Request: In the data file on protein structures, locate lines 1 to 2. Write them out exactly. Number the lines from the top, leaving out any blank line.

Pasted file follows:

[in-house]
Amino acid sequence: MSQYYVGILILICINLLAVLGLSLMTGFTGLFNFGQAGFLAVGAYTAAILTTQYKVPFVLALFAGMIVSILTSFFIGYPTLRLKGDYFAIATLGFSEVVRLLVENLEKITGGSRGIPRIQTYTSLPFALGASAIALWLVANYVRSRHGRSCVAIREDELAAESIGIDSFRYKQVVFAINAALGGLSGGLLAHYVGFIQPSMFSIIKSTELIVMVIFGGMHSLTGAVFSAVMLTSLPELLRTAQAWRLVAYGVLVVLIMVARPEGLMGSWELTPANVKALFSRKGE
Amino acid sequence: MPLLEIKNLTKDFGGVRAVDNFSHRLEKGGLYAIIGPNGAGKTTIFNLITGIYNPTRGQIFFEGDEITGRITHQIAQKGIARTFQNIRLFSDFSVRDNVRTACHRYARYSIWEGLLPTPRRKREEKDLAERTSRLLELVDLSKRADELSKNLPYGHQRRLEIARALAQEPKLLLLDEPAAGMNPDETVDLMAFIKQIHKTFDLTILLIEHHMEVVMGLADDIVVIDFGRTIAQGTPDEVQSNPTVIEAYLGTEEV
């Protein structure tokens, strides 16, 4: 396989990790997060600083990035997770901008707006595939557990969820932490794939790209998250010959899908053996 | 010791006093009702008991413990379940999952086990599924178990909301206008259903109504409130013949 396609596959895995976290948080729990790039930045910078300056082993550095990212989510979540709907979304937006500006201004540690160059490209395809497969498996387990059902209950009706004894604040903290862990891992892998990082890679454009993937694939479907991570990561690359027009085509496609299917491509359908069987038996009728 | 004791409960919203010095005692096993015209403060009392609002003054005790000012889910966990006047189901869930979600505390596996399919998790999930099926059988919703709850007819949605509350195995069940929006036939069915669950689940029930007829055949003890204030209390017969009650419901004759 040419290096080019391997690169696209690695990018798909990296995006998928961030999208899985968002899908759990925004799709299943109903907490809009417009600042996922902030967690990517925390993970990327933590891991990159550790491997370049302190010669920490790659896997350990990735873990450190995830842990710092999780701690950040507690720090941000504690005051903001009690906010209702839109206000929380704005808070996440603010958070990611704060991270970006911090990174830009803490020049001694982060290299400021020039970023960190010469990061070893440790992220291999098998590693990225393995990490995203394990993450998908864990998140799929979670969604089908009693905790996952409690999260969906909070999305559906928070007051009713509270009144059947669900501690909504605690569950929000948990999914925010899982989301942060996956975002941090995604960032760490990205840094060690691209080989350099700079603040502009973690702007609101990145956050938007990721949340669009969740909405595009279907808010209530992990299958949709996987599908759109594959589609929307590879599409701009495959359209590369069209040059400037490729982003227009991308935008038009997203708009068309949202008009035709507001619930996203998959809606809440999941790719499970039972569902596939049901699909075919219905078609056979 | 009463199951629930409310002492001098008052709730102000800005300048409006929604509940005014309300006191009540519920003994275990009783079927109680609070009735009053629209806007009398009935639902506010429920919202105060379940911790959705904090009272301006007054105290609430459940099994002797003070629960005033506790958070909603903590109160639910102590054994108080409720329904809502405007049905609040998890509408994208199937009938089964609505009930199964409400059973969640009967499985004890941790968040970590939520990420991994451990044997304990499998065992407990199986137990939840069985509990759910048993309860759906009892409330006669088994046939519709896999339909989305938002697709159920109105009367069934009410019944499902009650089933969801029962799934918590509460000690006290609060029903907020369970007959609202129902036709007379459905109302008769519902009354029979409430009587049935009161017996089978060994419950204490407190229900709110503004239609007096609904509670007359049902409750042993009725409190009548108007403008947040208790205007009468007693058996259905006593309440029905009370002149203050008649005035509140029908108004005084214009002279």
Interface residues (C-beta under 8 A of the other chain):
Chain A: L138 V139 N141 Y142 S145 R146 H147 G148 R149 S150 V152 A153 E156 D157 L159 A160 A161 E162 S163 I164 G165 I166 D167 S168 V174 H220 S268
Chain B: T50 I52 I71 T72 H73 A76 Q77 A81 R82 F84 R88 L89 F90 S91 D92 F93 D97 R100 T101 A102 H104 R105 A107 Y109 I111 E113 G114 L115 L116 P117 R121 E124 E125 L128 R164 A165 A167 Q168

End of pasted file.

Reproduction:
[in-house]
Amino acid sequence: MSQYYVGILILICINLLAVLGLSLMTGFTGLFNFGQAGFLAVGAYTAAILTTQYKVPFVLALFAGMIVSILTSFFIGYPTLRLKGDYFAIATLGFSEVVRLLVENLEKITGGSRGIPRIQTYTSLPFALGASAIALWLVANYVRSRHGRSCVAIREDELAAESIGIDSFRYKQVVFAINAALGGLSGGLLAHYVGFIQPSMFSIIKSTELIVMVIFGGMHSLTGAVFSAVMLTSLPELLRTAQAWRLVAYGVLVVLIMVARPEGLMGSWELTPANVKALFSRKGE